Search by tag «Brain» 14 results
People spend an average of 18 hours a week listening to music, according to a 2019 survey. It is undeniably a huge part of our lives and, naturally, inspires great curiosity in scientists. What makes you tap to the beat? Is it true that music can make you read faster? And what can possibly connect music and language? Today, we will attempt to answer these questions, dipping our toes into the ocean of research on music perception and cognition.
Do you know why Richard of York gave battle in vain and not in rain? And why will you always remember that roses are red and violets are blue? What about a long-lost memory from your childhood brought back to you by a delicious smell from your parent’s or grandparent’s kitchen? Our brain knows a trick or two, and you can harness its power through mnemotechnics for remembering even the hardest material for your tests and exams.
What do scientists know about the way our memory works? Which part of the brain is responsible for the process of remembering? Is it possible to remember everything or at least not forget the important things? Polina Krivykh, a psychophysiologist, popularizer of neuroscience, and author of the book Where Are My Glasses and Other Stories About Our Memory answers all these questions.
With the ongoing pandemic and increasing distance learning fatigue, this year has demonstrated (and still does) that stress and setbacks are unavoidable. While a bit of stress isn’t necessarily a bad thing, being constantly on high alert can affect both your physical and mental well-being. That’s why we must understand stress and know the ways to manage it in order to lead a happy and healthy life.
Evolutionary Biologist: The Brain Attracts a Lot of Attention, but We Still Don’t Know Much About It
Philipp Khaitovich, an evolutionary biologist and professor at the Skoltech Center for Neurobiology and Brain Restoration, has held an online lecture about the most complex and mysterious human organ – the brain. ITMO.NEWS wrote down the main talking points.
What happens inside our brain in stressful situations? What is the connection between the brain and human needs? How to remain sane during self-isolation? How can procrastination actually be useful? Vyacheslav Dubynin, DSc, professor at the Faculty of Biology of Lomonosov Moscow State University, and a specialist in physiology of the brain, answered these and other questions during an open lecture as part of KSTATI (КСТАТИ) scientific festival by the Network of Nuclear Technology Information Centers. Here are the key points of his presentation.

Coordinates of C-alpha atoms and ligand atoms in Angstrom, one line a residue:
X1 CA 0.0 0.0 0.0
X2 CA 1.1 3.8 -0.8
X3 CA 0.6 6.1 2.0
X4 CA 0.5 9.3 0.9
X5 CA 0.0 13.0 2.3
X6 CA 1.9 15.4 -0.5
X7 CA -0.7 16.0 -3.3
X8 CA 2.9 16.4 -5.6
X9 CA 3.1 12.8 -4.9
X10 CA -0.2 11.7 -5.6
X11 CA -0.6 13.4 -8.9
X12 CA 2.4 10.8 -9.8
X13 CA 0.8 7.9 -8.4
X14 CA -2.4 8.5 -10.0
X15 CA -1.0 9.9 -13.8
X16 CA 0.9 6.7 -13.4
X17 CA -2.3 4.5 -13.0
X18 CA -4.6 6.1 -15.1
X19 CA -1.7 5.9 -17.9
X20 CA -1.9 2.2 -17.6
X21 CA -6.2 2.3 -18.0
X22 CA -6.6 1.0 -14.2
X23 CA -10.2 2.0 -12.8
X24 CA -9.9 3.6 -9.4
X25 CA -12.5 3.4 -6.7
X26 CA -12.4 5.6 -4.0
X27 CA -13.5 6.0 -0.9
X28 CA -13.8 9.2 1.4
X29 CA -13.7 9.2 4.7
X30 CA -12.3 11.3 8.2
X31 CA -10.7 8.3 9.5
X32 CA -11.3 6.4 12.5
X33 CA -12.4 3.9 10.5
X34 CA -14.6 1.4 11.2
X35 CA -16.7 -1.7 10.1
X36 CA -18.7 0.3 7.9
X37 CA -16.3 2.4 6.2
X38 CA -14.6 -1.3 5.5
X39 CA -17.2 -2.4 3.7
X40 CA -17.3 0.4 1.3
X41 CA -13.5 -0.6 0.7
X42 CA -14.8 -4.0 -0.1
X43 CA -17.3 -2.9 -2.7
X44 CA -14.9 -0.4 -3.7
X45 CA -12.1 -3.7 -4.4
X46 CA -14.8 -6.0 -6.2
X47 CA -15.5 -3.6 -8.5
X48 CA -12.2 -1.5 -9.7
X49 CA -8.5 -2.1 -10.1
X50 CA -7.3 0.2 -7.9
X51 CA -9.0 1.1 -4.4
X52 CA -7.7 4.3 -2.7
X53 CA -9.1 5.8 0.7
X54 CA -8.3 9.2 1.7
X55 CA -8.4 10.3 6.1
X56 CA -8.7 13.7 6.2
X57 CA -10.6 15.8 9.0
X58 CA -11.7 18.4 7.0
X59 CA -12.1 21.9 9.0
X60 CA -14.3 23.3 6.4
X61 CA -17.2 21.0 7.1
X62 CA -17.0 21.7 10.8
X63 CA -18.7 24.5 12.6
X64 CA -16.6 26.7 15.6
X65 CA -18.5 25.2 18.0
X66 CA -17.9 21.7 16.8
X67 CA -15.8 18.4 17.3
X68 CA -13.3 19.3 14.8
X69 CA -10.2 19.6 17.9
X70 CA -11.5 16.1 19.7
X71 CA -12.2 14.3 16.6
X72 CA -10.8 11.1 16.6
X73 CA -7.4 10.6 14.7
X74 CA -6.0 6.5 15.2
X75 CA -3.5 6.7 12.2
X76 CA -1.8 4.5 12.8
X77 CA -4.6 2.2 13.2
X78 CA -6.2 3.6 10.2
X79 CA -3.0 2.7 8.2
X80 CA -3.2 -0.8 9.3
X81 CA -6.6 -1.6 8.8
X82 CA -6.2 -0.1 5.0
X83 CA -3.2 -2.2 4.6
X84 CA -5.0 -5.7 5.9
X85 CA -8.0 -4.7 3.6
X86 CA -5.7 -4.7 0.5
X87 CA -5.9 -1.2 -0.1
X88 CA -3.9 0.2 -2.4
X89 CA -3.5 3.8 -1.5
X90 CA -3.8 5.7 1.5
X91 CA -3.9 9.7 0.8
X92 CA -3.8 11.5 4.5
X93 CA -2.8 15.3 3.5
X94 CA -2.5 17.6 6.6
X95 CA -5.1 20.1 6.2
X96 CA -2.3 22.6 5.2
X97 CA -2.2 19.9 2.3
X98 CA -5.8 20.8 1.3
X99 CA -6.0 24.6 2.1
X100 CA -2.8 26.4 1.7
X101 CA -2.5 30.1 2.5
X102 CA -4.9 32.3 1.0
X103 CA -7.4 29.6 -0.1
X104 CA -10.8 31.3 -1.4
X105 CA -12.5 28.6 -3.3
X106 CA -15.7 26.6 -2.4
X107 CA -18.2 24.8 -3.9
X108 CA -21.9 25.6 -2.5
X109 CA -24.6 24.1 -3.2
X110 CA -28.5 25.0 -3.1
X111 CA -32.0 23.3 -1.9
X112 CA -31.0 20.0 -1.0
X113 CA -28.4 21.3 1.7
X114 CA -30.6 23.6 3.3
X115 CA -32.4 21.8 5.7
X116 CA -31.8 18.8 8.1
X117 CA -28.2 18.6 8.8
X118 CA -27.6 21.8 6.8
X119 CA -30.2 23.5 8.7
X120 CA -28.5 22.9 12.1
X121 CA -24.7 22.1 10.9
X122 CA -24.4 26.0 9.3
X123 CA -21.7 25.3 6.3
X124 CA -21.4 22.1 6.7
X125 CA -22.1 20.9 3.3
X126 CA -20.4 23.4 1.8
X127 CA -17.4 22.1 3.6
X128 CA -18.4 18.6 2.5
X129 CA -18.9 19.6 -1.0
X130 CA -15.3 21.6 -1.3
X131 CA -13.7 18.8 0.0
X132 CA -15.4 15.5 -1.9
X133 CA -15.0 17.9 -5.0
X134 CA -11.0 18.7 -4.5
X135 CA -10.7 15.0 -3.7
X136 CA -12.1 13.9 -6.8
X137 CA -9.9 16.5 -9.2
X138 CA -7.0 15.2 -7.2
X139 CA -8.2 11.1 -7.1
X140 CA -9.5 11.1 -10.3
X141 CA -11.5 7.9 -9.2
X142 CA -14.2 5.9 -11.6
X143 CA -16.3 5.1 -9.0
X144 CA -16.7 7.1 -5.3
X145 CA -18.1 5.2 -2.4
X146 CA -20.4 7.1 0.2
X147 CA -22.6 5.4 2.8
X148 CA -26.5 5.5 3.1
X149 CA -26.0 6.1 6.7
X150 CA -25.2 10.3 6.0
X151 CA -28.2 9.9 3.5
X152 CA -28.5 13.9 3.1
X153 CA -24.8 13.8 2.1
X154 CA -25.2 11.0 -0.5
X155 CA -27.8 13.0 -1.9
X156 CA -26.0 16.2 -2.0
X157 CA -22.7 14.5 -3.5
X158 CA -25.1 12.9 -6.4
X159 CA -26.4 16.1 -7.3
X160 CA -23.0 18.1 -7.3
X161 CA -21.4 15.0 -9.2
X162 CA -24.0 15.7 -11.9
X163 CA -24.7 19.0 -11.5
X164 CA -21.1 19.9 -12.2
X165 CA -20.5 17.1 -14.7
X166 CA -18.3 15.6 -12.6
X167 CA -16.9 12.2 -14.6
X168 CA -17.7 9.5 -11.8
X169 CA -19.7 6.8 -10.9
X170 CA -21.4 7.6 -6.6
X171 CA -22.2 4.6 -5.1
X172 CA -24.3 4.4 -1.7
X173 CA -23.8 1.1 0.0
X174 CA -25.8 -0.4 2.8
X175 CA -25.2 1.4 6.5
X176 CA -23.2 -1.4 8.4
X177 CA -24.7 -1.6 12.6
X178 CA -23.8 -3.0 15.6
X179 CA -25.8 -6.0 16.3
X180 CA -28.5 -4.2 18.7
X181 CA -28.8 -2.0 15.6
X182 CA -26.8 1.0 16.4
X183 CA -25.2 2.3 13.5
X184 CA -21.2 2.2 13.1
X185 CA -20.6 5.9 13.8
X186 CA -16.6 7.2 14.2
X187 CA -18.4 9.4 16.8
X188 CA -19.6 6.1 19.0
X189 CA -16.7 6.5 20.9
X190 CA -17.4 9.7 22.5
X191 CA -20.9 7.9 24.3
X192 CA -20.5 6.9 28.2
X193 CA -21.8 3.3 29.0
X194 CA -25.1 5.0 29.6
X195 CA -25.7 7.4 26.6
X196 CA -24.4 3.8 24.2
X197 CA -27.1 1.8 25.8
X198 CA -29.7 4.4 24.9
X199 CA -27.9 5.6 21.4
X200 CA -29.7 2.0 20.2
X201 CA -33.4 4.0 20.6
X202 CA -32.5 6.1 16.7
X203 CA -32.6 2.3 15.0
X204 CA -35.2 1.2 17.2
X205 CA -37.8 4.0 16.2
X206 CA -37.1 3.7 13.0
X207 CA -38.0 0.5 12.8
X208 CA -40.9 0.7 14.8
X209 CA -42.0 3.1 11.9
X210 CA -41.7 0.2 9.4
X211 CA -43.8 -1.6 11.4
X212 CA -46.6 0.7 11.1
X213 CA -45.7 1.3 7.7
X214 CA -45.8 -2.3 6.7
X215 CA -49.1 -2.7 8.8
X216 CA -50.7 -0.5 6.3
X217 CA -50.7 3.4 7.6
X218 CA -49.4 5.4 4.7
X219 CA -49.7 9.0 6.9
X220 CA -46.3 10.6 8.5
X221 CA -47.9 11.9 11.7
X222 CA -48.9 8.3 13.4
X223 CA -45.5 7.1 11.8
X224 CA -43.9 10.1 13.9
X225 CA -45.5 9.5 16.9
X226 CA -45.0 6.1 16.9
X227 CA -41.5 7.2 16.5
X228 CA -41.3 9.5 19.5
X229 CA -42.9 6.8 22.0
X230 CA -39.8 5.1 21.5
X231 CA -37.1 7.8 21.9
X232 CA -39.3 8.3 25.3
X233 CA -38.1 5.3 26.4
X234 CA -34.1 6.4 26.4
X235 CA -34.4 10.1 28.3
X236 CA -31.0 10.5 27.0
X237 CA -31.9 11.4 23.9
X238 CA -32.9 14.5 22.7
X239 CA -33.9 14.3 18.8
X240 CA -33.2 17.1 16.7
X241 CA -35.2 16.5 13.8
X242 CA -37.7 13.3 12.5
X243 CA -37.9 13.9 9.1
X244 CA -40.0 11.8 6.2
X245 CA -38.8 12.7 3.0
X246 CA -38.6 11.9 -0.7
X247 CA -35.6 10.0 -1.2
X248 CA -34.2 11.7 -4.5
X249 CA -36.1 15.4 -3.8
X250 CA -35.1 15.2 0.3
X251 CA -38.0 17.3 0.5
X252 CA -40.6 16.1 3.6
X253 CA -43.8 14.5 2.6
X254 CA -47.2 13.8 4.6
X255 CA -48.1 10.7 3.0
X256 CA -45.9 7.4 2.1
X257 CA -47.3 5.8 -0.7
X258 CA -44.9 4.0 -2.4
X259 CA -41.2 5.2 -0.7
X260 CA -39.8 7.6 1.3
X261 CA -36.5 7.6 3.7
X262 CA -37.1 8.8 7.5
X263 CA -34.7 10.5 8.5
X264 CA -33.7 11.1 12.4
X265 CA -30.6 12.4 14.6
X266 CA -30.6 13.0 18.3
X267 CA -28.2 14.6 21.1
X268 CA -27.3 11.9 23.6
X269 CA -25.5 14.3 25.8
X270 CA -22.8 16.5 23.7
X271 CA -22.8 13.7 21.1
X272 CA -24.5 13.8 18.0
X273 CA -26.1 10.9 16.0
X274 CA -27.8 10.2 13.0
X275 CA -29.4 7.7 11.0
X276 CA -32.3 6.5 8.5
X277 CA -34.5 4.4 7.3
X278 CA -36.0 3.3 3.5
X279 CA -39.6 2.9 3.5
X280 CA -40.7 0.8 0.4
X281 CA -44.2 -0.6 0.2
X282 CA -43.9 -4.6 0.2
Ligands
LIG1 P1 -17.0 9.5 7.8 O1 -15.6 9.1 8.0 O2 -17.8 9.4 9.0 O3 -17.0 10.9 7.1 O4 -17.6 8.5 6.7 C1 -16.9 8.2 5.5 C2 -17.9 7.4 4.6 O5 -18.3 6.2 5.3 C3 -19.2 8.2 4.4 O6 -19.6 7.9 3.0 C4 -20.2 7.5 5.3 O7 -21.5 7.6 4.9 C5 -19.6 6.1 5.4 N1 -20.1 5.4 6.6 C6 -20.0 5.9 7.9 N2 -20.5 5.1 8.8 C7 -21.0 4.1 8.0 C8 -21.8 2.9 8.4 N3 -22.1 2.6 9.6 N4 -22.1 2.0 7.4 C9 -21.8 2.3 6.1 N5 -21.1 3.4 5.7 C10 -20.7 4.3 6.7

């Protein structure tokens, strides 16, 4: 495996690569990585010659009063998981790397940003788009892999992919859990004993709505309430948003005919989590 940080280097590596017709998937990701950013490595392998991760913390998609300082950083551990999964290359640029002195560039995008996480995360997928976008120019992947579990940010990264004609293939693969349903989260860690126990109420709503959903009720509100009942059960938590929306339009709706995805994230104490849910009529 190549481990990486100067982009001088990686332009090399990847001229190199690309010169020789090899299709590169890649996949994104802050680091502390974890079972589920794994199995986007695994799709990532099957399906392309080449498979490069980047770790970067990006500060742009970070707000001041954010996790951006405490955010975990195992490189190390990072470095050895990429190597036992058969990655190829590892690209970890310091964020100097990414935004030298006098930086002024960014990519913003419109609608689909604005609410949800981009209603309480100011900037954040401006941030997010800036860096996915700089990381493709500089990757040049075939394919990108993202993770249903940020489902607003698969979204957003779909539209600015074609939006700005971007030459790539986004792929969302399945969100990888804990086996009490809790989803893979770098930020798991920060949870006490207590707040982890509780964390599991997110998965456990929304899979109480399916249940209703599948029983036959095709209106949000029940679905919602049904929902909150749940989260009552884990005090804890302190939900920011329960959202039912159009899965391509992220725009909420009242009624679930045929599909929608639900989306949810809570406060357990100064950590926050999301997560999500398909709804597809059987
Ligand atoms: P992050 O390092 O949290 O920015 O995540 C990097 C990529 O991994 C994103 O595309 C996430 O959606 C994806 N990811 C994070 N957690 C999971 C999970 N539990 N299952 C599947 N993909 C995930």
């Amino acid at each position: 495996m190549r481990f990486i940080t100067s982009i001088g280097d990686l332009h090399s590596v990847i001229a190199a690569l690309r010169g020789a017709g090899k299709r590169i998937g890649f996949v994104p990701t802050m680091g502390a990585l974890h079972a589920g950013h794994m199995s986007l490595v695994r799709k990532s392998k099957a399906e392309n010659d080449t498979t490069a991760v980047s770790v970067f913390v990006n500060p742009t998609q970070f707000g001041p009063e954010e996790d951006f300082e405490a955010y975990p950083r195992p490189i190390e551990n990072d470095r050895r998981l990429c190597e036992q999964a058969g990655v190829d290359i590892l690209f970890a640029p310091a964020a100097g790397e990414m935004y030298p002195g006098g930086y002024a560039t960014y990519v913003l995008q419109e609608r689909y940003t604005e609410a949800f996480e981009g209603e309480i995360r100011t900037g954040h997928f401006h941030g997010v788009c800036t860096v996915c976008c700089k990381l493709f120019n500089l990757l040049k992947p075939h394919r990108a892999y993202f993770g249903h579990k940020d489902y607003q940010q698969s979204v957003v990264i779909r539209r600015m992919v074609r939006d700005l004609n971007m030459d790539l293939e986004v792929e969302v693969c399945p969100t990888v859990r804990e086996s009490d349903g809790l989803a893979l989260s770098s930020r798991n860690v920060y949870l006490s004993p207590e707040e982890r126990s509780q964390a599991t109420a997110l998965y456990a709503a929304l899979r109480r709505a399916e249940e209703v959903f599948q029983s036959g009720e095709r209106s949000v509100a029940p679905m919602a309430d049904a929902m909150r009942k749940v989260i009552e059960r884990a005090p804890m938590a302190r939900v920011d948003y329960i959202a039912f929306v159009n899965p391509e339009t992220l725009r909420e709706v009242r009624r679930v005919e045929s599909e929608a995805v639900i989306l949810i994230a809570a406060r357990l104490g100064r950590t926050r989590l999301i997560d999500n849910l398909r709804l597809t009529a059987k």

It is for several years now that ITMO University scientists have been working on the creation of supersensitive sensors for measuring ultra-low magnetic fields that occur, for example, in the brain. These sensors can be made from compact ceramic resonators and defect ensemble (NV centers) in a diamond. Recently, the physicists have published an article in the Review of Scientific Instruments journal, where they described a new, more efficient version of an antenna for such measuring devices. ITMO.NEWS spoke with the authors to find out why we should measure the magnetic field of the human brain, and how this is proposed to be done.
Cognitive psychology is the scientific study of mental processes such as memory, attention, feelings, perception, and creativity. There are still questions that need to be answered by scientists working in this field: for example, how do people suddenly find solutions to complex problems or what is unconscious learning. In order to find answers to these questions, the research group led by Prof. Allahverdov (St. Petersburg State University) invited anyone interested to participate in a range of cognitive experiments and see for themselves how amazing and unpredictable the human brain can be.
An fMRI scan will highlight the parts of the human brain that become active when you see a picture of your ex. Men and women’s brains exhibit different behaviors after sex. Tumors in different areas of the brain can change one’s sexual habits or turn a do-gooder into a maniac. So will we able to manipulate our own romantic feelings in the future? We asked Polina Krivykh, a clinical psychologist, psychophysiologist, science communicator and mentor at Evolution Foundation’s Lecturer School.
Economics, psychology and biology have long studied the process of decision making. It is at the intersection of these subjects that the new science of neuroeconomics, an interdisciplinary field that studies decision making in multiple choice and "risk/reward" situations, has emerged. Vasily Klucharev, the Deputy Dean for Behavioural Sciences at the Higher School of Economics, expanded on this new field of study during an open lecture he gave as part of ITMO’s Science Communication Master’s program.